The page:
This issue of Nuclear Technology contains selected papers presented at the 7th IEA International Workshop on Beryllium Technology, held November 30 to December 2, 2005, at the Fess Parker Doubletree Resort, Santa Barbara, California. This workshop series was initiated in 1988 and came under International Energy Agency (IEA) sponsorship in 1993.
The objectives of meetings in this series include bringing together leading researchers in the field of Be technology and disseminating information on recent progress in this field, particularly related to nuclear research applications, through presentations on a variety of relevant topics. Beryllium gained early prominence as a neutron reflector in weapons and research reactors. It is being considered as a plasma-facing material for tokamak fusion reactors because of its low atomic number and oxygen affinity. While applications for metallic Be are becoming more specialized, for example in high precision mirrors, the market for alloys and ceramics of Be is strong and growing. Its unique physical properties make Be very useful in future nuclear applications.
Forty-seven persons, representing eleven countries, registered for the 2005 workshop. Presentations were made in five topical areas that included (a) summaries of work being conducted in Japan, Europe, states of the former Soviet Union, the United States, and within the ITER Program; (b) material properties and joining techniques; (c) advanced material development; (d) plasma and tritium interactions; and (e) waste issues. Also, following tradition, a "Town Meeting" or open forum was held in which all participants were free to express views on issues of current importance and suggest important areas for further research. Dr. Hiroshi Kawamura (in absentia) and Dr. Vladimir Shestakov, long-time members of the International Organizing Committee for these workshops, were honored for their service with small plaques bearing samples of beryl ore and an inscription citing their contributions.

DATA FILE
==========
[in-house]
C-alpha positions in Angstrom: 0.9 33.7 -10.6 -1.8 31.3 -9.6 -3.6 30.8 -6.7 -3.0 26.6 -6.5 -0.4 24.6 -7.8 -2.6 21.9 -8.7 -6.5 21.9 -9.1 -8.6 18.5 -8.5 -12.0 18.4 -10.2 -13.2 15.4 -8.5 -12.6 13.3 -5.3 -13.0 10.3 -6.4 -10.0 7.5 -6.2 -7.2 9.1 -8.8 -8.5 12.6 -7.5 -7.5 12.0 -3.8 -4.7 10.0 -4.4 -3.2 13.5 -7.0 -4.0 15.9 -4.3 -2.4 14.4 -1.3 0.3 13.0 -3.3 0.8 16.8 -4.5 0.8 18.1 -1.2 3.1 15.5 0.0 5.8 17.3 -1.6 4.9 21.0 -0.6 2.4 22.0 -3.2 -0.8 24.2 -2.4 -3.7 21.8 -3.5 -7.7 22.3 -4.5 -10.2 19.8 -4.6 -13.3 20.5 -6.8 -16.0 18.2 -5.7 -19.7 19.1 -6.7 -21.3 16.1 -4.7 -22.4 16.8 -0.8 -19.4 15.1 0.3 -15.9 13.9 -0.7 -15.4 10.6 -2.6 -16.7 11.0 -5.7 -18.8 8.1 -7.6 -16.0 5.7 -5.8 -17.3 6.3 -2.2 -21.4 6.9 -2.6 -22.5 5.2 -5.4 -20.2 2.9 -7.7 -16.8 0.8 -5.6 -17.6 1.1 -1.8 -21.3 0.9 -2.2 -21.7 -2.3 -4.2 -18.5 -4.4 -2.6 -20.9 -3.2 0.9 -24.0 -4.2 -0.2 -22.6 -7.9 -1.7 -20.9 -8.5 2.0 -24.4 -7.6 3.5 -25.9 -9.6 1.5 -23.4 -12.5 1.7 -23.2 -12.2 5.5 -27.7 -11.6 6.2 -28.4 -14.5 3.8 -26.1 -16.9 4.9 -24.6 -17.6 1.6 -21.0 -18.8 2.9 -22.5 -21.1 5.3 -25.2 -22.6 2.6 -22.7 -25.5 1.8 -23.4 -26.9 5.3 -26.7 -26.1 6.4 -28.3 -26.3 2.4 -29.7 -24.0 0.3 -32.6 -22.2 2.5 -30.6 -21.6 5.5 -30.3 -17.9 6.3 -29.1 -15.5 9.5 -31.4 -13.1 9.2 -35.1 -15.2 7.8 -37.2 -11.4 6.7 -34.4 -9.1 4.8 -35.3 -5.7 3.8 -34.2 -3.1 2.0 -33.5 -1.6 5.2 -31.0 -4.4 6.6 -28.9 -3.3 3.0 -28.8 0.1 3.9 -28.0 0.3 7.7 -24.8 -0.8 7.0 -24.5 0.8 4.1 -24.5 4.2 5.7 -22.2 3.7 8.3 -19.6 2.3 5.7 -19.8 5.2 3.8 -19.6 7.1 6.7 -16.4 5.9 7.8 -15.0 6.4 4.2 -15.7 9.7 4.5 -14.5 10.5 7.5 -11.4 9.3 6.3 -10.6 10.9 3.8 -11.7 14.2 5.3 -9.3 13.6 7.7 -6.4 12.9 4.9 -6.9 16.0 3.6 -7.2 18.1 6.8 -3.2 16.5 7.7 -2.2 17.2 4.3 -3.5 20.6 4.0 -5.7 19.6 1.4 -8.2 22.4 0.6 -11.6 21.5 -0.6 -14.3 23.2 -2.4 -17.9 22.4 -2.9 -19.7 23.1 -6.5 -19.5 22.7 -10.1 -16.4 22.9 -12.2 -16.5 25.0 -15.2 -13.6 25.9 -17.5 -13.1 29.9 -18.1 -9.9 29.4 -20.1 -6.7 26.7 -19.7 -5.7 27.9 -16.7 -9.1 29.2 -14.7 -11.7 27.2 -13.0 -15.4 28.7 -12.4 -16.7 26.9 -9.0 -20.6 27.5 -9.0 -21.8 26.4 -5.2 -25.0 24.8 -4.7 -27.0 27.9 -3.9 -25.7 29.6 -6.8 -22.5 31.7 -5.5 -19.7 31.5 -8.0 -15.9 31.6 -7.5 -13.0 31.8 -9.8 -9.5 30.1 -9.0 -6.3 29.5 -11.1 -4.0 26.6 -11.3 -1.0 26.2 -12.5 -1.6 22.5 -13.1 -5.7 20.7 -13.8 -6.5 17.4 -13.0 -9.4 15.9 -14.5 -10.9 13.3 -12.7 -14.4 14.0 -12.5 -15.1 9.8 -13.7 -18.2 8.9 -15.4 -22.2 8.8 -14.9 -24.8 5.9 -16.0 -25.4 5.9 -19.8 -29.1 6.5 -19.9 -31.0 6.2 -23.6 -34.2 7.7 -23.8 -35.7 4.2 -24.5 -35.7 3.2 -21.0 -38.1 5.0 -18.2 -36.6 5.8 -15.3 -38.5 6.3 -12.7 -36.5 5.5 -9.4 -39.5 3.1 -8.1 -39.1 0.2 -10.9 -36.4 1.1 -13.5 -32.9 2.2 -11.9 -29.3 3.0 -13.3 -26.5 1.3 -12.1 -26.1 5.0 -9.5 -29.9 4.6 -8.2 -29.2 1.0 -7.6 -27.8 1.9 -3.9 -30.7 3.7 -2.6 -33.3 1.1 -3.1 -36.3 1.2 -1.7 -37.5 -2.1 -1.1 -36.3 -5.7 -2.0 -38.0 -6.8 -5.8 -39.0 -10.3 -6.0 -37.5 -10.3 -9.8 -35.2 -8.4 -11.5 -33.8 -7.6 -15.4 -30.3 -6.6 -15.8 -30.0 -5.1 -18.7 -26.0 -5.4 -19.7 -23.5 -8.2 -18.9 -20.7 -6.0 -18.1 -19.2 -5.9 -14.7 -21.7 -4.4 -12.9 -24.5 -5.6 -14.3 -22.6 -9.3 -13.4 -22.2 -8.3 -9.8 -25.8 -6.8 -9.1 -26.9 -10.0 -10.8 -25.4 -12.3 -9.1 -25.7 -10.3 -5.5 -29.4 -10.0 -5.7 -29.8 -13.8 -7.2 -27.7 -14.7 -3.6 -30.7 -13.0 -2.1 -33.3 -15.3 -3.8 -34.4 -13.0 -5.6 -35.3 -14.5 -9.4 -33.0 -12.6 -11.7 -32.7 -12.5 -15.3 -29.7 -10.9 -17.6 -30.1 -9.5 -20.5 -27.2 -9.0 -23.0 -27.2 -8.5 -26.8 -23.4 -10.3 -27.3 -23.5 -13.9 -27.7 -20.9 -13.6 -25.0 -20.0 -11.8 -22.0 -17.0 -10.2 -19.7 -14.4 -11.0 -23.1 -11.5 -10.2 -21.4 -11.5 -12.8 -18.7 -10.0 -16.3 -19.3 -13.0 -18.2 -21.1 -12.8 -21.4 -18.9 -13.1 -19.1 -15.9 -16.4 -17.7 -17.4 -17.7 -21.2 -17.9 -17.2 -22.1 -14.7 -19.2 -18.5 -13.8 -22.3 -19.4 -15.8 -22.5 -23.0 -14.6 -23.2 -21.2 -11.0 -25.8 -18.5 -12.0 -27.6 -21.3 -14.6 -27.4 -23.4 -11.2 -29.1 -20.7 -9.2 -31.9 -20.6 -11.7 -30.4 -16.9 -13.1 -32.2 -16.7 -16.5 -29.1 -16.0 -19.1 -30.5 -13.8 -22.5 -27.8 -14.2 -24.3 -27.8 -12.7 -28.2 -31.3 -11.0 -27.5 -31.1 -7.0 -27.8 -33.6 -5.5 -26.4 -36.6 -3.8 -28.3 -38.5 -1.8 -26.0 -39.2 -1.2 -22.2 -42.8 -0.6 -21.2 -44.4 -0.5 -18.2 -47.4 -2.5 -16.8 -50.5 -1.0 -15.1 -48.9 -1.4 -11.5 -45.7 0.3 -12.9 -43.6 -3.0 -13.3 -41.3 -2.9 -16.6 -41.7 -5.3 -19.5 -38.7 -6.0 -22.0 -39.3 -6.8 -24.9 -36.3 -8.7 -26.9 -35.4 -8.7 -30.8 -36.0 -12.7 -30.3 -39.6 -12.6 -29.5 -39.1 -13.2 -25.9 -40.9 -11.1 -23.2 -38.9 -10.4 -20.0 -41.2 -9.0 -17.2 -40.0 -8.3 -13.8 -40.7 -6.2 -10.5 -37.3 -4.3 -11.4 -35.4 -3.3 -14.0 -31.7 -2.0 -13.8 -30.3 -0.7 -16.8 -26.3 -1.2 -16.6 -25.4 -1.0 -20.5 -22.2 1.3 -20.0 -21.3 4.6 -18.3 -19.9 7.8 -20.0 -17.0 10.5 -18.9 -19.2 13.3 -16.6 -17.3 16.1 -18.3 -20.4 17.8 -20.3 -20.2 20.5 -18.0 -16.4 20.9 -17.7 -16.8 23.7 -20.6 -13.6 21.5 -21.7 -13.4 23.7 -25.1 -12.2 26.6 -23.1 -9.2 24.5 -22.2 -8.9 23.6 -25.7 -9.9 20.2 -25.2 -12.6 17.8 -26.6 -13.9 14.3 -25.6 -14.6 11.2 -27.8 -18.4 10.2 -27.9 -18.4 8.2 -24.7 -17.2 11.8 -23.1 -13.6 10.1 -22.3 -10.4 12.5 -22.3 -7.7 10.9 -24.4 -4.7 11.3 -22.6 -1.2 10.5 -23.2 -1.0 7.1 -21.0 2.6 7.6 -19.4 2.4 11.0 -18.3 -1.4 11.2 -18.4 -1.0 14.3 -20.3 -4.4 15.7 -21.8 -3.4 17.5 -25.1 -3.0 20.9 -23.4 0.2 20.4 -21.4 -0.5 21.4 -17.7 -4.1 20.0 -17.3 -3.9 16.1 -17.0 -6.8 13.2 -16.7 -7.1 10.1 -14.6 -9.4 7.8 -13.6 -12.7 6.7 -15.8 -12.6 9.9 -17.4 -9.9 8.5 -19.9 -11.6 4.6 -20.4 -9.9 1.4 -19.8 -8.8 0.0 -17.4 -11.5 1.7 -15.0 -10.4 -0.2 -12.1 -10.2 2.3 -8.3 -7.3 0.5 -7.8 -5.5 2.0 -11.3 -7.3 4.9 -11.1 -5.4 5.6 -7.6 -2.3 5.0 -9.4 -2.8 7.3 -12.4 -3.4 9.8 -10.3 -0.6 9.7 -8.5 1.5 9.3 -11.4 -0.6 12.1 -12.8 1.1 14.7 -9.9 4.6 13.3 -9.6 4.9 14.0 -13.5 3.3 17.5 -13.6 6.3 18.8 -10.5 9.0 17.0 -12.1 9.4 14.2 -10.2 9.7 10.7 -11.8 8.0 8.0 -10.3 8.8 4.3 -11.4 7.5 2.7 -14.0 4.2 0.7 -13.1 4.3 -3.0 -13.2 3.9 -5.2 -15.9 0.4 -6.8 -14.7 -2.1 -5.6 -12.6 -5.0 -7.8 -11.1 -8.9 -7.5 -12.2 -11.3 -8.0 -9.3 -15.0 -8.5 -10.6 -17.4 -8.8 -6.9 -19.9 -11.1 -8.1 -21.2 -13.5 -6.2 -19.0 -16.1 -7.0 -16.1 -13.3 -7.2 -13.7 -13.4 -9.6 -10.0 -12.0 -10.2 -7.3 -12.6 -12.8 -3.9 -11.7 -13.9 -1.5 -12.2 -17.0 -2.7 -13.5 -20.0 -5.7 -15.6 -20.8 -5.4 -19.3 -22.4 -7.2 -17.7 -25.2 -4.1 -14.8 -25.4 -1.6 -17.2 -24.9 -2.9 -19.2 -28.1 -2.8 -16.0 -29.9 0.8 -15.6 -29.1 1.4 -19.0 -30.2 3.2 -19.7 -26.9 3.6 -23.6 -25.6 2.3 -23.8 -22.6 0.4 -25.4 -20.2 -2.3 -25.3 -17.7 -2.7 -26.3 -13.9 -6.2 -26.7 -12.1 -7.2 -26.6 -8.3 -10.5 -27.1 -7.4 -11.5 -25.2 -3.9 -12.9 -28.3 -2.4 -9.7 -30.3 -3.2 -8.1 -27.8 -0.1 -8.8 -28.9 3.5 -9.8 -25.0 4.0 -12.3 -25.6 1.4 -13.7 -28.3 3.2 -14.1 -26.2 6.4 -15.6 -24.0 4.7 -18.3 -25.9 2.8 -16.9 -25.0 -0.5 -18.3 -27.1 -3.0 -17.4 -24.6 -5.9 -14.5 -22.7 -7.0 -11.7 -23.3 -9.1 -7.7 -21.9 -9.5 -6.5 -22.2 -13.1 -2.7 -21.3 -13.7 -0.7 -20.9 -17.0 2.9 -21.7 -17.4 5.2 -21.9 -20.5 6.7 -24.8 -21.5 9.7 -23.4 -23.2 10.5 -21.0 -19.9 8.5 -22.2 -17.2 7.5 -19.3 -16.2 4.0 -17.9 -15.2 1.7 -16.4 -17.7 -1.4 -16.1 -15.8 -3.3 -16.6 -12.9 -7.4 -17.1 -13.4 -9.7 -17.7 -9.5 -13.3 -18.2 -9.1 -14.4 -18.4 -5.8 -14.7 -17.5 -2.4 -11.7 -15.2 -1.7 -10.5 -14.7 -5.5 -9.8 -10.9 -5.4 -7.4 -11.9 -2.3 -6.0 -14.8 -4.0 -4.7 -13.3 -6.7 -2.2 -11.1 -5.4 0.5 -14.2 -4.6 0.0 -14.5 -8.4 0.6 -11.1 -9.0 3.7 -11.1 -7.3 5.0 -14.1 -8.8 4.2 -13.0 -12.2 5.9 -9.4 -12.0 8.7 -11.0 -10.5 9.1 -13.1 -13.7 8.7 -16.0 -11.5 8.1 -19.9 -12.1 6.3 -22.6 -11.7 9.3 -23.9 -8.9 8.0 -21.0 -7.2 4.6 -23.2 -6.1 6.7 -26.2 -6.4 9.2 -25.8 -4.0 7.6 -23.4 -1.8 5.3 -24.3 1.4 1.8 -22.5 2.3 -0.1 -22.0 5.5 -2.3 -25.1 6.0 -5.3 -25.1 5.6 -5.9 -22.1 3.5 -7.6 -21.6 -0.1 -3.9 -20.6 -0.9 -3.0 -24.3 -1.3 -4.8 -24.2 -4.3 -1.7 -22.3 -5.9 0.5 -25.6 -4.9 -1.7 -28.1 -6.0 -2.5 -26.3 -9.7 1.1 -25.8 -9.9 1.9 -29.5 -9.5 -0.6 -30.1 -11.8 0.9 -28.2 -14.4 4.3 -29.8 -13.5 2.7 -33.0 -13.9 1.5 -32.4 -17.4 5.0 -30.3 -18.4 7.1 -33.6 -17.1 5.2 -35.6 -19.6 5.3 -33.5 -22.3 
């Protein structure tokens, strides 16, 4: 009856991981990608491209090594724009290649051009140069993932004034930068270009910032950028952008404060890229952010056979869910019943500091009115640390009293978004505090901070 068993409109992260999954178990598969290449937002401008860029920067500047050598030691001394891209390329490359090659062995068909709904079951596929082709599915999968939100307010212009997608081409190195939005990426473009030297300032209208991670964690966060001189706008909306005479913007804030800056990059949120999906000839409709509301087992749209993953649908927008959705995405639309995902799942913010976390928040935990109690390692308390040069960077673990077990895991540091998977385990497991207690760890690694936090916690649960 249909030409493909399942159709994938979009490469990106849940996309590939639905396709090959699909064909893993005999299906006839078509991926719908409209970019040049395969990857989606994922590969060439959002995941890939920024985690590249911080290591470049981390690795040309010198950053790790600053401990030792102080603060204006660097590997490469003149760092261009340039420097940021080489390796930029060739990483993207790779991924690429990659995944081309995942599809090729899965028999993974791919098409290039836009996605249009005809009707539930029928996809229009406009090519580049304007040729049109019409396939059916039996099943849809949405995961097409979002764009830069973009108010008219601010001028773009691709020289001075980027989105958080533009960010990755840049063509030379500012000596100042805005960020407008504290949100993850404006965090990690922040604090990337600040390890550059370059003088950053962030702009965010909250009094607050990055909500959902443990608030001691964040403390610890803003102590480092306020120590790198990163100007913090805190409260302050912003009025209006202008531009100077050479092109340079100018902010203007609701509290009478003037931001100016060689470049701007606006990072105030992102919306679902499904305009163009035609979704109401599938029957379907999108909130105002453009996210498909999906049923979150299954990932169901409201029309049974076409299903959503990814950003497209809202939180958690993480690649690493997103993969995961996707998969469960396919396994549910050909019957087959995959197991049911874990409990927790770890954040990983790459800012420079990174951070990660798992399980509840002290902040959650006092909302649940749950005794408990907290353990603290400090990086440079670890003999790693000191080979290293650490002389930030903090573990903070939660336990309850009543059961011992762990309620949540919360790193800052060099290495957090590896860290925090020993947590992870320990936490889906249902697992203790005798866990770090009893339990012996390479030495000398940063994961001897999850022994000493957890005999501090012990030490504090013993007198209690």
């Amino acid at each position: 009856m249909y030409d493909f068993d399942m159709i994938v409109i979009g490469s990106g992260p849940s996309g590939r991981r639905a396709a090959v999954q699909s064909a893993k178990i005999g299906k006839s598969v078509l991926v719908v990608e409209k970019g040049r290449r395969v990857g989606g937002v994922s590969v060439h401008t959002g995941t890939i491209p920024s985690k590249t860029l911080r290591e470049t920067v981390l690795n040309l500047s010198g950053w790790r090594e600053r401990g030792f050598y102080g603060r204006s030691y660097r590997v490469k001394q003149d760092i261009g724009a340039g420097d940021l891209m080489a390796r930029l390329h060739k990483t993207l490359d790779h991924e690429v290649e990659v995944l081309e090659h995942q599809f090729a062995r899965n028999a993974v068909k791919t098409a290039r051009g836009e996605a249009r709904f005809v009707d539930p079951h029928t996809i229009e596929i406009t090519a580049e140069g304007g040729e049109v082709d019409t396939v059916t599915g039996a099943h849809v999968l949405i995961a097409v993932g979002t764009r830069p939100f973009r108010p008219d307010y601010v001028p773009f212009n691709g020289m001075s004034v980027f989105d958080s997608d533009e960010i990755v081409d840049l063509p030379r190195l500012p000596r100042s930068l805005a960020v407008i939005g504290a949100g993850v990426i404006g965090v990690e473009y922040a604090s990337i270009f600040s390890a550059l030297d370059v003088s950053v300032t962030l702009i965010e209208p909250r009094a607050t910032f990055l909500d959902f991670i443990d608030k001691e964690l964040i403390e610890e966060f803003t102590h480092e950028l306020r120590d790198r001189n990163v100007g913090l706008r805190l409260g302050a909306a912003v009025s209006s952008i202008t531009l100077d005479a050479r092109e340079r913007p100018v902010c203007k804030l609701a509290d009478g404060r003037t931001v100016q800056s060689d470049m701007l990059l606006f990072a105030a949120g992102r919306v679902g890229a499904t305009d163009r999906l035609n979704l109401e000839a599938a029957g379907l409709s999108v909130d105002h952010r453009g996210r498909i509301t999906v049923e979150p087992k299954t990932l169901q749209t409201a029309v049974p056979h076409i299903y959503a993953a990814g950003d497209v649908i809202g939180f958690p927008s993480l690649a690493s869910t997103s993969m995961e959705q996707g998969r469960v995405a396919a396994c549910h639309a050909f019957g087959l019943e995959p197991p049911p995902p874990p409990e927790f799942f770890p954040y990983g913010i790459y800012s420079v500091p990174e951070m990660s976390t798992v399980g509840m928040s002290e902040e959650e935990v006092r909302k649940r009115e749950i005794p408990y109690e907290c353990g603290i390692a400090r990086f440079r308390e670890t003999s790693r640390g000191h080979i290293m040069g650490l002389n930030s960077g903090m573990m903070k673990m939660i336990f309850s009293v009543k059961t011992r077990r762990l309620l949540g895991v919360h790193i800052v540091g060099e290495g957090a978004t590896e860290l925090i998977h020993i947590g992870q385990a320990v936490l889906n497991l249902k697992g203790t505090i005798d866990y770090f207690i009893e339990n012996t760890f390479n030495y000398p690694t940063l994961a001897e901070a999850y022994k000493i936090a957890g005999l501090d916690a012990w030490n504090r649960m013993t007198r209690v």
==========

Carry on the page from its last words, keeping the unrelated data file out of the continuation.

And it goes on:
The papers selected for publication here were chosen for their technical excellence and for the contribution they make to the field of Be technology. They are representative of the diverse range of activities presently underway: from understanding complex reactions with materials and in intermetallic compounds to behaviors in plasmas to dealing with radioactive Be wastes.
Many persons' and organizations' efforts and support made this workshop possible. The Idaho National Laboratory and the U.S. Department of Energy were kind enough to underwrite basic planning and conduct of the workshop and provided assistance with travel expenses for some participants. Brush Wellman Inc. and NGK Insulators, Ltd., were commercial sponsors of the workshop, without whose generous participation many workshop amenities would have been impossible. The organizers are appreciative of the contributions of the participants, whose time and effort to participate and prepare papers made it possible to share with others the work they are doing and their insight into this fascinating and important field of endeavor.